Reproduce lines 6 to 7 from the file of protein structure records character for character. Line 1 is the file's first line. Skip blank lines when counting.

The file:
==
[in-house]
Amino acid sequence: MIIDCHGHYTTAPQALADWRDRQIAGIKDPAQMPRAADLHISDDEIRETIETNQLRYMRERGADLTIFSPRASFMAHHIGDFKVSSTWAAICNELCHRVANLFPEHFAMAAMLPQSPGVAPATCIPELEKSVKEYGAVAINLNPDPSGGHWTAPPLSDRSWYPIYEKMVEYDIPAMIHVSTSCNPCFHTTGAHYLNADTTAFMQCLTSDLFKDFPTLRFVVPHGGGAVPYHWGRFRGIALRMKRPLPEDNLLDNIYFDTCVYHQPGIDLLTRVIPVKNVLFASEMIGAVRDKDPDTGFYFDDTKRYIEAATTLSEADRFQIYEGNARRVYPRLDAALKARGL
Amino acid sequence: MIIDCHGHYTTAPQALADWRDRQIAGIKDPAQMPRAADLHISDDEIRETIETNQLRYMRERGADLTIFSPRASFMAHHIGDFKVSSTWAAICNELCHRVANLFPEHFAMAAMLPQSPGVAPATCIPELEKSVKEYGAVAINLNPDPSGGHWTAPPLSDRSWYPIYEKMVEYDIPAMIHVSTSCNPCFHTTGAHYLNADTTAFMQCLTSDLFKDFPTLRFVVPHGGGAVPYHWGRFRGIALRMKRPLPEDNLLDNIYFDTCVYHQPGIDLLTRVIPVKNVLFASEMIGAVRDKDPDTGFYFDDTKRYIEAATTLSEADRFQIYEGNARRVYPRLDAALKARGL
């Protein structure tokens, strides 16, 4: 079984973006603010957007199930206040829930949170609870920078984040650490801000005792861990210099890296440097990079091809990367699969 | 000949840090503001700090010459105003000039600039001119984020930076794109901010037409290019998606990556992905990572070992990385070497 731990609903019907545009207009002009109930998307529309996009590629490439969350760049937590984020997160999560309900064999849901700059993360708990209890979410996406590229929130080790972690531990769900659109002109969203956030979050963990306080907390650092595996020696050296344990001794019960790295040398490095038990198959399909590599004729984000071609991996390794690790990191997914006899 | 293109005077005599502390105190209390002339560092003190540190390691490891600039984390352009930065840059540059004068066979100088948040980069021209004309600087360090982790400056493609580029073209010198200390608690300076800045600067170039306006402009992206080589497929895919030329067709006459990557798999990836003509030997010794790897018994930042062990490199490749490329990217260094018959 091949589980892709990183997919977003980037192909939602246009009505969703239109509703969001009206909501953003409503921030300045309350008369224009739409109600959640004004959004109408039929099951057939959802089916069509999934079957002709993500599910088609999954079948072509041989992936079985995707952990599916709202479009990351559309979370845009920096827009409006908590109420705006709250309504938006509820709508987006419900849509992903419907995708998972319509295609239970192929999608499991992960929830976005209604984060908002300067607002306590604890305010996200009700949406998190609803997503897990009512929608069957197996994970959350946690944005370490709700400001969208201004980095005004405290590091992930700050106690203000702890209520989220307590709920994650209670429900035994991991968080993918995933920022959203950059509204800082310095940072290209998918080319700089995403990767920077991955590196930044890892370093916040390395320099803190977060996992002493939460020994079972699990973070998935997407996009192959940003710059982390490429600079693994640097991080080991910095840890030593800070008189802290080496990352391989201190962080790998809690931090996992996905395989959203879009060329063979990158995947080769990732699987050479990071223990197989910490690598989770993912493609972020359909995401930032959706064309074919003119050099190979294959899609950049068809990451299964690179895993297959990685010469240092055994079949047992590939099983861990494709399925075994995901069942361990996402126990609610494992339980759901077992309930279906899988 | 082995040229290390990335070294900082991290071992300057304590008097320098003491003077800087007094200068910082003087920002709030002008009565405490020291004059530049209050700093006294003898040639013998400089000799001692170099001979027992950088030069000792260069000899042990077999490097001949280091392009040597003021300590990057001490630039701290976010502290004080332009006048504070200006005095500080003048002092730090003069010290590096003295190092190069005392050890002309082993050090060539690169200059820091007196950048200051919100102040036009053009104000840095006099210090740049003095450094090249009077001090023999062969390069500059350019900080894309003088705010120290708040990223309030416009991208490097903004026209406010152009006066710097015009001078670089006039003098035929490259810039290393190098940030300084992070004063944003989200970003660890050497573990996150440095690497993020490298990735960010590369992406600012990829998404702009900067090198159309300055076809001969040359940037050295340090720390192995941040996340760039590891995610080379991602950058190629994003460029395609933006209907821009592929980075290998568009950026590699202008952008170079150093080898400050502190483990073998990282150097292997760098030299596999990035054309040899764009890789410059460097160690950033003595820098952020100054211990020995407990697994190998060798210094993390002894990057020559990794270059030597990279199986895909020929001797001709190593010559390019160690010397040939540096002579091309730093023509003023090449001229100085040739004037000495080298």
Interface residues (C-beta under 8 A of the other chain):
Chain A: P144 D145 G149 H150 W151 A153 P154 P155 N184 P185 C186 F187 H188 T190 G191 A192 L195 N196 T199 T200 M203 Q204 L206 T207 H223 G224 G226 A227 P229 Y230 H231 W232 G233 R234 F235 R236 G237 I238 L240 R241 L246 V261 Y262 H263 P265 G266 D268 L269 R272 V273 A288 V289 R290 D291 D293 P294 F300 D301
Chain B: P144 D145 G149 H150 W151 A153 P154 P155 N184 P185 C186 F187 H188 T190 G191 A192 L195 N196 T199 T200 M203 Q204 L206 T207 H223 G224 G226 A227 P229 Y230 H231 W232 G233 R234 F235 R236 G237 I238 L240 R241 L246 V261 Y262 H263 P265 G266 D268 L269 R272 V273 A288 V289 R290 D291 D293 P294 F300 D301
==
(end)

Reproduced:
Chain A: P144 D145 G149 H150 W151 A153 P154 P155 N184 P185 C186 F187 H188 T190 G191 A192 L195 N196 T199 T200 M203 Q204 L206 T207 H223 G224 G226 A227 P229 Y230 H231 W232 G233 R234 F235 R236 G237 I238 L240 R241 L246 V261 Y262 H263 P265 G266 D268 L269 R272 V273 A288 V289 R290 D291 D293 P294 F300 D301
Chain B: P144 D145 G149 H150 W151 A153 P154 P155 N184 P185 C186 F187 H188 T190 G191 A192 L195 N196 T199 T200 M203 Q204 L206 T207 H223 G224 G226 A227 P229 Y230 H231 W232 G233 R234 F235 R236 G237 I238 L240 R241 L246 V261 Y262 H263 P265 G266 D268 L269 R272 V273 A288 V289 R290 D291 D293 P294 F300 D301